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Assault on Iraq’s Literary Heritage
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Assault on Iraq’s Literary Heritage

The cruel irony in the literary heritage of Iraq is that as far back as the 12th century BC, the region was a paradise for rivaling scholars and scribes, as well as for the apprentices assigned to duplicate literary texts.
The cultural heritage of Mesopotamia over the centuries concentrated in Nineveh, the suburb of the modern day northern city of Mosul. The royal library of Nineveh was founded by Shalmaneser in the 9th century BC. His successor, the last strong king of the Neo-Assyrian Empire Ashurbanipal, almost doubled the collection in the 7th century BC, thus the library is known as the Ashurbanipal library, according to the British Museum website.
The library contained over 10,000 texts flat bricks or tablets, recording history, laws, rituals, and literary treasures. An almost complete list of ancient Near Eastern rulers was preserved in the Ashurbanipal palace library at Nineveh.
The oldest extant Akkadian documents were among the library’s assets. The original library documents however, which would have included leather scrolls, wax boards, and possibly papyri, contained perhaps a much broader spectrum of knowledge than that known from the surviving clay tablet cuneiform texts.
Ashurbanipal’s library is not the first library of its kind but is among the largest surviving to the present day. Most of it is now in the possession of the British Museum or the Iraq Department of Antiquities.

  1st Assault: Fire
In 612 BC, a coalition of Babylonians, Sagartians, and Medes attacked Nineveh and burned Ashurbanipal’s palace. A great fire must have ravaged the library, causing the clay cuneiform tablets to become partially baked.
Paradoxically, this potentially destructive event helped preserve the tablets. The fired clays survived 2,500 years under a heap of ruins.
Overtime Nineveh was replaced by Mosul across the Tigris on the western bank, and the Kuyunjik mound, where the Neo-Assyrian tablets remained was absorbed into the Mosul metropolitan area.

  2nd Assault: Water
In 1258 AD, Mongols ransacked Baghdad. They looted and then destroyed mosques, palaces, libraries, and hospitals.
The Grand Library of Baghdad, containing countless precious historical documents and books on subjects ranging from medicine to astronomy was destroyed by Hulagu’s army.
Survivors said that the waters of the Tigris ran black with ink from the enormous quantities of books flung into the river and red from the blood of the scientists and philosophers killed.

  3rd Assault: Looting
In April of 2003, when combined forces of the US, UK, Australia, and Poland deposed the Ba’athist government of Saddam Hussein, the National Library and Archives which was located directly across from the ministry of defense in Baghdad, was burned and looted.
According to the director general of the national library Saad Eskandar, three days before the invasion, library staff were told to destroy all archival material related to Ba’athist rule. Eskander also reported that the destruction was performed by a mix of poor people looking for a quick profit, along with regime loyalists intent on destroying evidence of atrocities.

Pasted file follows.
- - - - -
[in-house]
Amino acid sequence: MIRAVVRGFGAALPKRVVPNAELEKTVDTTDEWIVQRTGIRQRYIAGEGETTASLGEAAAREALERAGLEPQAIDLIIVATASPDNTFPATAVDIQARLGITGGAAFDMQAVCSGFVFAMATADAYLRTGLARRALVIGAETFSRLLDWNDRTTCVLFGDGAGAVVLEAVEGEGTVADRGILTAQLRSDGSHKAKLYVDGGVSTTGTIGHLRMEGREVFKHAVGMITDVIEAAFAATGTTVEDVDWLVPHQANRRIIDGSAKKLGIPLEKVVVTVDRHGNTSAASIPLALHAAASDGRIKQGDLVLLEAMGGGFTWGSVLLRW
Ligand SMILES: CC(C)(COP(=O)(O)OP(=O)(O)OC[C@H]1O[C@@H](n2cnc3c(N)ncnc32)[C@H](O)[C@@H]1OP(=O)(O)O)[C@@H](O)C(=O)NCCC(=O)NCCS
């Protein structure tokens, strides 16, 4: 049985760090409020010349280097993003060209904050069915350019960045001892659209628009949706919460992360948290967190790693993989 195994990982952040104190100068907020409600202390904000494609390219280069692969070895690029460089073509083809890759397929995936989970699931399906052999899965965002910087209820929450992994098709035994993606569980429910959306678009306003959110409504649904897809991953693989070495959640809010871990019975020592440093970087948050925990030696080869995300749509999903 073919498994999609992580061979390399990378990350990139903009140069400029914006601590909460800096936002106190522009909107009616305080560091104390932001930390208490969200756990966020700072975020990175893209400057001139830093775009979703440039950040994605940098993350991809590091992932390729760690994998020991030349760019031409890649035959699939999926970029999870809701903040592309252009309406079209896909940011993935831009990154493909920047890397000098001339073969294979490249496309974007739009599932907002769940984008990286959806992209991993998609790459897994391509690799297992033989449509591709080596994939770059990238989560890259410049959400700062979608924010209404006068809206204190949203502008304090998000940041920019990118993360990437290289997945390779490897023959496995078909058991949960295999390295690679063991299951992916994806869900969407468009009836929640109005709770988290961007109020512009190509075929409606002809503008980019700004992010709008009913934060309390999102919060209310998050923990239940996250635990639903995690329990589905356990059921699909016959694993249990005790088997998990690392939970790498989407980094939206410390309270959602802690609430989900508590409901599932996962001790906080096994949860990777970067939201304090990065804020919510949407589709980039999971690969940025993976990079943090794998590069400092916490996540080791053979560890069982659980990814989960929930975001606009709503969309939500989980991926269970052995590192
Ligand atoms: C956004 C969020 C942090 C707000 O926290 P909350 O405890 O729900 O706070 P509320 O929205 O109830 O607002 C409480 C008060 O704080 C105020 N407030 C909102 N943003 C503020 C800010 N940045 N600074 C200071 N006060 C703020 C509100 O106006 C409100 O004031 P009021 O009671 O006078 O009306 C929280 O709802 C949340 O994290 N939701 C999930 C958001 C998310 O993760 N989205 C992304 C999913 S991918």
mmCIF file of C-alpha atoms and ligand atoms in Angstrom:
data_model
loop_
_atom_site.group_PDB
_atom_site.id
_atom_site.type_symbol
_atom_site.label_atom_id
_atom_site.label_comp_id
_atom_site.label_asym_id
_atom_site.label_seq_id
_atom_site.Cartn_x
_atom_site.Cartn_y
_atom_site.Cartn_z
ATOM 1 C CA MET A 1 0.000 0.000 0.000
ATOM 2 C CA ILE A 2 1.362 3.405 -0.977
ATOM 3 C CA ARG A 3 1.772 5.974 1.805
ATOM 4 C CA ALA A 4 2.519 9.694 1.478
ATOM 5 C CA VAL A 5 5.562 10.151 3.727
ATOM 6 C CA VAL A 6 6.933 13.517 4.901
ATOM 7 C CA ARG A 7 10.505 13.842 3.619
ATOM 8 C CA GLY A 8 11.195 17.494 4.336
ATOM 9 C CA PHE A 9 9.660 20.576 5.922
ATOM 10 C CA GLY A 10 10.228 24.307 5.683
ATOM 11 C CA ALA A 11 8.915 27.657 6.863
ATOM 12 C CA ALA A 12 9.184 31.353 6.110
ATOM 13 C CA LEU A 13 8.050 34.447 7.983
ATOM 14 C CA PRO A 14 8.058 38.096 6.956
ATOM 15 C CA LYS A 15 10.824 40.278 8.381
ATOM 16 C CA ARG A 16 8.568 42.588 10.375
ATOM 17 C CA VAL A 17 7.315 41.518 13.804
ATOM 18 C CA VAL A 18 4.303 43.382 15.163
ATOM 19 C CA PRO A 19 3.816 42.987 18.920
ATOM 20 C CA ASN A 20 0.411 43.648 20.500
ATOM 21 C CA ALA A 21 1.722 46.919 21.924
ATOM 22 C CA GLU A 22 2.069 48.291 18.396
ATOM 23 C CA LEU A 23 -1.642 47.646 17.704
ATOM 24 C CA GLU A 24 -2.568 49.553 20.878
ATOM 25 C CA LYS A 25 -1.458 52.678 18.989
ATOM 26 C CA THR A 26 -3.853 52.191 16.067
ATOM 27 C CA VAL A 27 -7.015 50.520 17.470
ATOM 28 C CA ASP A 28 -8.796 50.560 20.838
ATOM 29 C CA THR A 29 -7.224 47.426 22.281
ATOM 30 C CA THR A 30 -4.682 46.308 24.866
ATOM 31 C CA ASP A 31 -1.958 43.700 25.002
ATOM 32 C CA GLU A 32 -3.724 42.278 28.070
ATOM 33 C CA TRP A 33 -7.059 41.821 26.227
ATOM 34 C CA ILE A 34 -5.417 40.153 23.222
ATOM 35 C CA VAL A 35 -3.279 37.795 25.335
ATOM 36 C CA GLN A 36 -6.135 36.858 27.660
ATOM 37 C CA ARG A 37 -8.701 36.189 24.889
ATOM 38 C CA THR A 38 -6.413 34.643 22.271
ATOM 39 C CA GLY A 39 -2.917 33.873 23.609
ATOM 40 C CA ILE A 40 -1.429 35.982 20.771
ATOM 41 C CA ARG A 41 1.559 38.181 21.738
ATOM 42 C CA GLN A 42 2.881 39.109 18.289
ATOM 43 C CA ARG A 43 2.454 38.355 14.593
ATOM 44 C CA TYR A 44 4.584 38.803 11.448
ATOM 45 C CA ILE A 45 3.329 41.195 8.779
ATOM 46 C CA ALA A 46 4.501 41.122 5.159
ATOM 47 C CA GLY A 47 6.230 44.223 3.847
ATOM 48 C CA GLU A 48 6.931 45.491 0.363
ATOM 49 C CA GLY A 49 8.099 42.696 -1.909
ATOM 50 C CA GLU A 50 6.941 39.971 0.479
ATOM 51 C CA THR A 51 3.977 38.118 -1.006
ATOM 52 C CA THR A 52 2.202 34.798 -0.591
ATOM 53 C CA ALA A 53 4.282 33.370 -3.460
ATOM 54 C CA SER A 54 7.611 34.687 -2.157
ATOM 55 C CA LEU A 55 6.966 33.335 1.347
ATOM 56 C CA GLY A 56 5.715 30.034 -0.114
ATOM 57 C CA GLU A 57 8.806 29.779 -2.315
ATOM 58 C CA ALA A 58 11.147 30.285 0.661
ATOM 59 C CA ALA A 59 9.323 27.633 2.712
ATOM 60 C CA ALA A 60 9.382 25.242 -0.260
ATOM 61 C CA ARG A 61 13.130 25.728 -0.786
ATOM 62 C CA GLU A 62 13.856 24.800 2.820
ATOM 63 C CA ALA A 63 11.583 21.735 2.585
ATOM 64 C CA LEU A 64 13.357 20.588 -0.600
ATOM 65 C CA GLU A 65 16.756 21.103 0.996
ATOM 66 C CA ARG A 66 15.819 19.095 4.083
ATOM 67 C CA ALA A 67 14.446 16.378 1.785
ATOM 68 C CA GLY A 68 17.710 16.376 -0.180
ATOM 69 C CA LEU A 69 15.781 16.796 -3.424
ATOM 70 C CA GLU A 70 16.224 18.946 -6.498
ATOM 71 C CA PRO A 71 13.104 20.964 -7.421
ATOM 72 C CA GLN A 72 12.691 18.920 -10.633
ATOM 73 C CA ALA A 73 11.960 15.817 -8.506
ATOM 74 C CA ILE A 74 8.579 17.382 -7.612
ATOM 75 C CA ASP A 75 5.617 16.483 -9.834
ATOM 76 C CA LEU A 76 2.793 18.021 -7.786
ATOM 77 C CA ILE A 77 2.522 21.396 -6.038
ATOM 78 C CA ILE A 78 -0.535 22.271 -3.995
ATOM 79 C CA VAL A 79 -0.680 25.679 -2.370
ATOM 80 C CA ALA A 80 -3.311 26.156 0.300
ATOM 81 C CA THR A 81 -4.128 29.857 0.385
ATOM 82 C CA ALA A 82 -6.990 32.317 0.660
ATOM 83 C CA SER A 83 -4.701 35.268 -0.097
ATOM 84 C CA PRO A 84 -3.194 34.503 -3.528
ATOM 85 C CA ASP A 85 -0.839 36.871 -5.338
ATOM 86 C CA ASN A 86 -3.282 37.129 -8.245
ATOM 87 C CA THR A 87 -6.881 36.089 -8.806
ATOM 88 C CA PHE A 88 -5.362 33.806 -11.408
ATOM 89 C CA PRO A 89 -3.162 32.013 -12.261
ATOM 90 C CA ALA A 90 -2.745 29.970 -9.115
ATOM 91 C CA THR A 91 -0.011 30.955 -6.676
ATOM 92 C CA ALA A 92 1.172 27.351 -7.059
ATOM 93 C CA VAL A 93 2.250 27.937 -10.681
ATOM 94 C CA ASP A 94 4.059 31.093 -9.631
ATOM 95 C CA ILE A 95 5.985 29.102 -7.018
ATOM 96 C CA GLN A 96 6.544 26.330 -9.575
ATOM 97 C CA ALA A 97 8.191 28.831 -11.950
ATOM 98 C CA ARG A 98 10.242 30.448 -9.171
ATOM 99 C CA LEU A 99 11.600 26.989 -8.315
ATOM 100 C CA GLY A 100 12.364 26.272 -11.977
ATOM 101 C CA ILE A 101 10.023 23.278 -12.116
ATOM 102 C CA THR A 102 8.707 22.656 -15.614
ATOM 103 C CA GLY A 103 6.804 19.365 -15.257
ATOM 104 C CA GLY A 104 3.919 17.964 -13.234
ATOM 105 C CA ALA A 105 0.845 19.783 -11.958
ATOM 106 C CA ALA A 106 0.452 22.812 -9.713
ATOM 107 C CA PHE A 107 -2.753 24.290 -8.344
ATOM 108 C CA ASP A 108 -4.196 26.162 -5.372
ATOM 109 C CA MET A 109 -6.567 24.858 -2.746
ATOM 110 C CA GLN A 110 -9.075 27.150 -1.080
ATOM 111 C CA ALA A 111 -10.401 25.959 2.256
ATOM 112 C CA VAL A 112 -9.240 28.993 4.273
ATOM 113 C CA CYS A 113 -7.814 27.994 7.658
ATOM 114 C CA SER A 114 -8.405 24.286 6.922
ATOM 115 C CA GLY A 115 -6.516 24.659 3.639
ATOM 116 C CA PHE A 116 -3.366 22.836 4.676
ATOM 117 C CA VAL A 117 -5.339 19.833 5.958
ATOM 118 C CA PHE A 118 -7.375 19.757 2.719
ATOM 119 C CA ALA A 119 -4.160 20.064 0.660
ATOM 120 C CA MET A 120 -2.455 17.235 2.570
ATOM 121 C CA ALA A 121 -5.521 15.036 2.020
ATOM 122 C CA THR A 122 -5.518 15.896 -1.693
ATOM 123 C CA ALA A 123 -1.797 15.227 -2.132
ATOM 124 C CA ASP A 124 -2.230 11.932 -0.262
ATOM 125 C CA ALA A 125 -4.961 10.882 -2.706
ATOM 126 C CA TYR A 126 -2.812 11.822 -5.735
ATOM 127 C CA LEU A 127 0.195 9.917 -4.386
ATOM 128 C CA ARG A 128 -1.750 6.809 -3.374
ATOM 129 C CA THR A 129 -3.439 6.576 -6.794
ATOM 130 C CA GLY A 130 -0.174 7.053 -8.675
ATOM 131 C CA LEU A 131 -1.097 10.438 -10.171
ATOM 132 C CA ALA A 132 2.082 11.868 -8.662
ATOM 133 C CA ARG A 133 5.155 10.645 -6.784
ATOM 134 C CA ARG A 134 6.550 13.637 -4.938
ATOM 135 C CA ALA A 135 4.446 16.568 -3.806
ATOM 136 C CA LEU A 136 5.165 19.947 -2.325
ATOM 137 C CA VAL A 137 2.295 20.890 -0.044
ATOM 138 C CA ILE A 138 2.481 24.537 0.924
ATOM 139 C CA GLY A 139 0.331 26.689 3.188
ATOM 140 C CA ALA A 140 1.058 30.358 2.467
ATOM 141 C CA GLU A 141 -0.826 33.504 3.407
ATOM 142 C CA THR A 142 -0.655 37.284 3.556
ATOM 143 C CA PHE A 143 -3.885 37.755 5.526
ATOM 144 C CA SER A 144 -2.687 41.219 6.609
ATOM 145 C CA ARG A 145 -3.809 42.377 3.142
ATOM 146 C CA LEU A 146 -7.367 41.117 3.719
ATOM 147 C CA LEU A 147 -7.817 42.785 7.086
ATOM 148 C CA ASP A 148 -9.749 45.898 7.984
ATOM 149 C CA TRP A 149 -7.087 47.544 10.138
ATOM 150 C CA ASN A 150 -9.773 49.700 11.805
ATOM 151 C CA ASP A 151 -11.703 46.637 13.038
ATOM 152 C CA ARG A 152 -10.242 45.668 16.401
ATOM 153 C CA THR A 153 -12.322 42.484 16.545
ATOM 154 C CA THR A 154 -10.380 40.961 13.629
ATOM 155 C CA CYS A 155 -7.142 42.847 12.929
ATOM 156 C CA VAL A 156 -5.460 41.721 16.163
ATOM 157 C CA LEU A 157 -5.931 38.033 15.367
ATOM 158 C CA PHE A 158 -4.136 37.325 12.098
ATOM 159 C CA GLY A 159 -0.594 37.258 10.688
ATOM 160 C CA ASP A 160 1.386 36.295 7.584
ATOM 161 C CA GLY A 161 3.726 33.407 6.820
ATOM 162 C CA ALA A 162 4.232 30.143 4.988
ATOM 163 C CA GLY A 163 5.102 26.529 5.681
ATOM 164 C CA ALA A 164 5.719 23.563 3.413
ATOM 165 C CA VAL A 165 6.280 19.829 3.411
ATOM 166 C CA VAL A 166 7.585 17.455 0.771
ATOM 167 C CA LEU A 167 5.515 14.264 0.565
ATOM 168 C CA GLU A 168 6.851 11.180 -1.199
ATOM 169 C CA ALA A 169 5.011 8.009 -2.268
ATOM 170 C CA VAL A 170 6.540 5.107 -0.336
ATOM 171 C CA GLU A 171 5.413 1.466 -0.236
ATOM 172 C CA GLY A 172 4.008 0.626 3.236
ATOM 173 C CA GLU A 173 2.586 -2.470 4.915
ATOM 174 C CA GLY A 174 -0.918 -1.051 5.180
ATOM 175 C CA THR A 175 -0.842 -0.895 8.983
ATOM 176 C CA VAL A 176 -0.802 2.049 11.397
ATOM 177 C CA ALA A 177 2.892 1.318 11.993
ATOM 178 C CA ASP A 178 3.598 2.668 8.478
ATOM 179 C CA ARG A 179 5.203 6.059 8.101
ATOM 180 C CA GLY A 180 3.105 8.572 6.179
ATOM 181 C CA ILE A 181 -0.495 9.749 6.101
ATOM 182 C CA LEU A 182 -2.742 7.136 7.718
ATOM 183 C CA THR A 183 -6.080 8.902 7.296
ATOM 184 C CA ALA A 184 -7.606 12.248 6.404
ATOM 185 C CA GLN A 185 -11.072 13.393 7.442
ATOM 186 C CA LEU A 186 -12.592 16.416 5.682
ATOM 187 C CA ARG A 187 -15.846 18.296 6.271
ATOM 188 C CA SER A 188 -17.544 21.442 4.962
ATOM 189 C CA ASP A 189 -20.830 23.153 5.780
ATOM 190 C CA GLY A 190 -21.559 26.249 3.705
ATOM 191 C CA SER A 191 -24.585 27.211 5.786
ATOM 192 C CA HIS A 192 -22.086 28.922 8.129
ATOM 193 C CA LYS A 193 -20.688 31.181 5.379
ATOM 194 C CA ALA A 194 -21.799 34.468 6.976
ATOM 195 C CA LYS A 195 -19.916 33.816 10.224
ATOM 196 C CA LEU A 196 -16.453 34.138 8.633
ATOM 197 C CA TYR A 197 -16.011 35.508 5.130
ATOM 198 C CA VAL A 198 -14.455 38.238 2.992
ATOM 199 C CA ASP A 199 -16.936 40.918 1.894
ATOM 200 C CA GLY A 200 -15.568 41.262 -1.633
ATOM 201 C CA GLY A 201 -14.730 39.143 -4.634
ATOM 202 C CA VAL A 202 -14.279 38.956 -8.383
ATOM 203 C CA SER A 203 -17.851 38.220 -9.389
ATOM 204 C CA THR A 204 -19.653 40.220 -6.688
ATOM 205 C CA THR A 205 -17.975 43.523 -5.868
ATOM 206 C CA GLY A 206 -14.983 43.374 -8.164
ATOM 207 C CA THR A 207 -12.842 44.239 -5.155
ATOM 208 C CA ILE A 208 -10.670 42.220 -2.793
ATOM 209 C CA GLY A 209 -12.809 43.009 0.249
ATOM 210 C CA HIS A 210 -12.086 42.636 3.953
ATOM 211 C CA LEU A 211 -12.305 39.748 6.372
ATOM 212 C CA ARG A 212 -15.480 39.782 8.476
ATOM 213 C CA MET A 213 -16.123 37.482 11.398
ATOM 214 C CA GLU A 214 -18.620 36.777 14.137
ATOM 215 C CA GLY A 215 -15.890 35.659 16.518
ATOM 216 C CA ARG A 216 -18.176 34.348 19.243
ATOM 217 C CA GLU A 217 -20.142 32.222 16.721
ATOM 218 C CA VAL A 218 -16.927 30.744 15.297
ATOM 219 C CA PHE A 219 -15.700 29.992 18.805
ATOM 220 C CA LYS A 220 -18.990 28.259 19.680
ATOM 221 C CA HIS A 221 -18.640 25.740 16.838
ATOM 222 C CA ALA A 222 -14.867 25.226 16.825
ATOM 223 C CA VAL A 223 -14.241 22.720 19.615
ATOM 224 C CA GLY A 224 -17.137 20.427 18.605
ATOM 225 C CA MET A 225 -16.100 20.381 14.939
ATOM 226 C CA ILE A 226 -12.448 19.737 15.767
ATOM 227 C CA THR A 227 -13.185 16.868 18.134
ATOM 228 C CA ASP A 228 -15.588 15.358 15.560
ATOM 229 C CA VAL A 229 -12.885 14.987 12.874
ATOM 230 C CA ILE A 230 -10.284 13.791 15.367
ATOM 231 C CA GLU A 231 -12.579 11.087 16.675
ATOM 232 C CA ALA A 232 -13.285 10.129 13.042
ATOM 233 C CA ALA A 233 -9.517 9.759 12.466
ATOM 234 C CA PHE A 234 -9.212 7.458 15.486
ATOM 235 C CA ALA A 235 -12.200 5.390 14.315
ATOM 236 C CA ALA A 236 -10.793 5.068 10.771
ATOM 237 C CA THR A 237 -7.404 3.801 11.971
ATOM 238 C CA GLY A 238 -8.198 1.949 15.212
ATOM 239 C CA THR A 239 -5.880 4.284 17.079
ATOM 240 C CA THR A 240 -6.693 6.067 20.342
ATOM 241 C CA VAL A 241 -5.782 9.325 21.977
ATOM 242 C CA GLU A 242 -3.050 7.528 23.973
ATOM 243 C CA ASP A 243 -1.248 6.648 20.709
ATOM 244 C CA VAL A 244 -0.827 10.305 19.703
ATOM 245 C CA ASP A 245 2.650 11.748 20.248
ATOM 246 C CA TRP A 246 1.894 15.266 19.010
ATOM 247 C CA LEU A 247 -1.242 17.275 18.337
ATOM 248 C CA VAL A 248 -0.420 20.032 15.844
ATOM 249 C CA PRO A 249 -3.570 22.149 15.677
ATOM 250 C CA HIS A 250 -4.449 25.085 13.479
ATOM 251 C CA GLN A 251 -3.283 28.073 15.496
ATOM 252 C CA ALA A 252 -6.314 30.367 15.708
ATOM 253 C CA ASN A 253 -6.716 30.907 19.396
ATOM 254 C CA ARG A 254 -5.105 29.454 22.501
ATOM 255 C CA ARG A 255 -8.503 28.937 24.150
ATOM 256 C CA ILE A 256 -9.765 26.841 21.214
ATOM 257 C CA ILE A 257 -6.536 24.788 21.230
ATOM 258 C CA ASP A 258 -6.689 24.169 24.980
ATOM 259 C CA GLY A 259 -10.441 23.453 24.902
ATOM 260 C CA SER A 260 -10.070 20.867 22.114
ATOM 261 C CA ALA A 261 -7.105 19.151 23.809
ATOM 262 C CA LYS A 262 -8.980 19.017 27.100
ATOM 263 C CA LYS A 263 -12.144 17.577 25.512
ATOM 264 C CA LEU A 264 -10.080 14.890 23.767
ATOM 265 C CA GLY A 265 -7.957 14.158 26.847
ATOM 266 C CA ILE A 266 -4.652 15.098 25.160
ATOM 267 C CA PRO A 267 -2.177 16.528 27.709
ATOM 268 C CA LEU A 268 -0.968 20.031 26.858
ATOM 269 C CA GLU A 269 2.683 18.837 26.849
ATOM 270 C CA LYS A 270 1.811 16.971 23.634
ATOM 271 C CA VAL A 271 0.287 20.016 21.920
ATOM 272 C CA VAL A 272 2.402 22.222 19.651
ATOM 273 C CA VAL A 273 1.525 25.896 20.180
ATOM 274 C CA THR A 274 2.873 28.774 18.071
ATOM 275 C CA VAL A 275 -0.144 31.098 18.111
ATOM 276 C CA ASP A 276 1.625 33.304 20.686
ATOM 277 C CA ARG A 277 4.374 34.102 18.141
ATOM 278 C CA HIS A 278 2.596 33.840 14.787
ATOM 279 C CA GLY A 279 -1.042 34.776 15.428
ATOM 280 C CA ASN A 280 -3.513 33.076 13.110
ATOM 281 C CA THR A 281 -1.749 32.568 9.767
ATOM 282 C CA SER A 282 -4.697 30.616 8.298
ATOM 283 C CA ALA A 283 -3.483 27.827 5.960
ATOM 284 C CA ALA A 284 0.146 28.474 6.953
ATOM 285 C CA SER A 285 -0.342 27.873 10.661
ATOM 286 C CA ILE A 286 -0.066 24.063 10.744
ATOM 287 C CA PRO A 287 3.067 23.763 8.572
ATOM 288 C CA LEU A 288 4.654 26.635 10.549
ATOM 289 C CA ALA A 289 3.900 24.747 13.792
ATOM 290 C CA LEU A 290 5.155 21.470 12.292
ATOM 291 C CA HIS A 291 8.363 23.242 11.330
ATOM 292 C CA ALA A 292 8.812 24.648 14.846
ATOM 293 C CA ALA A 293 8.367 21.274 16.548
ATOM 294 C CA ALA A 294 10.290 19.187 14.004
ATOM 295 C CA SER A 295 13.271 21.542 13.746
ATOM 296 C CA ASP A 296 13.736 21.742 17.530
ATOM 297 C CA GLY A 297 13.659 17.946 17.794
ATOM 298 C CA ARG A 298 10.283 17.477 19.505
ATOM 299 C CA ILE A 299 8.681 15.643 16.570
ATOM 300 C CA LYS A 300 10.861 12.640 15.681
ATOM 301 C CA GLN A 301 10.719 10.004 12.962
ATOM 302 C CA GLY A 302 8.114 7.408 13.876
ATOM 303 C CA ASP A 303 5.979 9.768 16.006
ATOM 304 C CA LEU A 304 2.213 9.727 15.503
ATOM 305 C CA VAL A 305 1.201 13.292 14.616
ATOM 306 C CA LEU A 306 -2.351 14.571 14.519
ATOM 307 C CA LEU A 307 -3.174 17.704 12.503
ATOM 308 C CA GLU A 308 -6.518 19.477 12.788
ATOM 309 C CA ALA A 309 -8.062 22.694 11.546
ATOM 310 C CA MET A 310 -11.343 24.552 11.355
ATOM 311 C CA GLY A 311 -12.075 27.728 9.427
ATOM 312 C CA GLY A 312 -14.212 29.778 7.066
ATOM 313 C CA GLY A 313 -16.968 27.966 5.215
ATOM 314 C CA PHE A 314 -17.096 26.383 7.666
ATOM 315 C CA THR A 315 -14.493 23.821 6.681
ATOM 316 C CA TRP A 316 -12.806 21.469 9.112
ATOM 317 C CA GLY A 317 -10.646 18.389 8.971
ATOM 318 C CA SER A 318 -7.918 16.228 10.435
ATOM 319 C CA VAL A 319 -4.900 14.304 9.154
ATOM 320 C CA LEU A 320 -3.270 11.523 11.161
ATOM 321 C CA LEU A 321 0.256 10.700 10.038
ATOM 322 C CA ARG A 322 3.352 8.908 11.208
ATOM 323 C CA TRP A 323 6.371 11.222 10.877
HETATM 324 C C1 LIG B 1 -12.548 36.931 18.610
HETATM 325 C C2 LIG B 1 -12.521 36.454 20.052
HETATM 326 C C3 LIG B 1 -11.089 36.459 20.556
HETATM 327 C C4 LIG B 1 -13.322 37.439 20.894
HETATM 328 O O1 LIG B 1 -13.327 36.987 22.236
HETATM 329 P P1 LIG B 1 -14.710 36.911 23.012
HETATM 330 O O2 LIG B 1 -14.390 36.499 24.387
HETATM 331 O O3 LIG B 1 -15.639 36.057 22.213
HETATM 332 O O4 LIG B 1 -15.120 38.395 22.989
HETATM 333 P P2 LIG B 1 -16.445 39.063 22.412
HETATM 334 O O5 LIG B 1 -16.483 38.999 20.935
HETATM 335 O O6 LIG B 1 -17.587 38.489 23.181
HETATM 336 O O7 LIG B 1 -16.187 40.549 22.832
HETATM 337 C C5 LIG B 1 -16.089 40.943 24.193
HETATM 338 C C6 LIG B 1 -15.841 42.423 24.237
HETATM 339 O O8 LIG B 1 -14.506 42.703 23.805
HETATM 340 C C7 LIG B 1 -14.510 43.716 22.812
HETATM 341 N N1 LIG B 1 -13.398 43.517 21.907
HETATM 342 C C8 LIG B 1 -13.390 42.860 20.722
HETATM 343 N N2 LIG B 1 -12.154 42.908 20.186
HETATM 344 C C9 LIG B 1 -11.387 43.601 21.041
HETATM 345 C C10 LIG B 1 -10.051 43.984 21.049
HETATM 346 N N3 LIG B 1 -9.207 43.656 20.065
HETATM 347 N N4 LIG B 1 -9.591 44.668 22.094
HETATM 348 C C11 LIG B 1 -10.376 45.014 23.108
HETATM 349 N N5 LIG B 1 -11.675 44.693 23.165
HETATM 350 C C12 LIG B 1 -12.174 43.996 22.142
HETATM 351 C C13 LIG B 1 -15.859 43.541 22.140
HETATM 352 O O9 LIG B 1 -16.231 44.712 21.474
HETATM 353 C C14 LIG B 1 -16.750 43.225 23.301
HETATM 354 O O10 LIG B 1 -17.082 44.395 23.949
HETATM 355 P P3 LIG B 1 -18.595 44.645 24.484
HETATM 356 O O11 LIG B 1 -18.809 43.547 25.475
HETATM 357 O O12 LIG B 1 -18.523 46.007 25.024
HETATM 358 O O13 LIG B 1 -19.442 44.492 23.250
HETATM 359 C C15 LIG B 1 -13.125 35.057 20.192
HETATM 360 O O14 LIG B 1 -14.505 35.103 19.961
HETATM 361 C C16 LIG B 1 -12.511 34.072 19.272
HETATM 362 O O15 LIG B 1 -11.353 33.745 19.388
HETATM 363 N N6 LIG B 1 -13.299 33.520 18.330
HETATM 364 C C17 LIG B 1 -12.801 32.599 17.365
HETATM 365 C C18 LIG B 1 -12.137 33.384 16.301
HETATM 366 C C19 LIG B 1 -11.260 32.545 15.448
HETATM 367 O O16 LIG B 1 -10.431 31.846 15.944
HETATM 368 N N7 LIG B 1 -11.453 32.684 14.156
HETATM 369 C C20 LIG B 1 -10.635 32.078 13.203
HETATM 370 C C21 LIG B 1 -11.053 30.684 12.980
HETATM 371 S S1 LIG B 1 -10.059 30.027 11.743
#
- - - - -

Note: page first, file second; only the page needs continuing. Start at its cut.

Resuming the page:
The National Library lost about 95% of its rare books, 60% of the archival collections, and 25% of the book collection.

  4th Assault: Purge
One afternoon in January 2015, Islamic State militants raided the Central Library of Mosul. They removed thousands of volumes on philosophy, science, and law, along with books of poetry and children’s stories.
Maps and books from the Ottoman Empire were among the collection which was loaded in six trucks and taken to unknown destination.
When Baghdad’s central library was looted and destroyed, nearby residents hid some of its centuries old manuscripts in their homes to prevent their theft and destruction. But this time, IS group warned against such attempts, announcing that the penalty would be death.
Days later, IS militants broke into the University of Mosul’s library, piled up hundreds of books on science and culture, and set fire to them, creating a bonfire in front of shocked students.
The IS group started wrecking other public libraries, including the archives of a Sunni Muslim library, the library of the 265-year-old Latin Church, Monastery of the Dominican fathers, and Mosul Museum Library which used to house ancient works.
As columnist of the Boston Globe Jeff Jacoby puts it, perhaps the most chilling words ever written about book-burning were penned in 1821 by German poet Heinrich Heine: Dort wo man Bücher verbrennt, verbrennt man am Ende auch Menschen – “Where they burn books, they will in the end burn people.” Today that axiom is etched on a plaque in Berlin’s Bebelplatz, the public square where more than 20,000 books deemed “un-German” and “decadent” were destroyed in a vast Nazi bonfire on the night of May 10, 1933.

 

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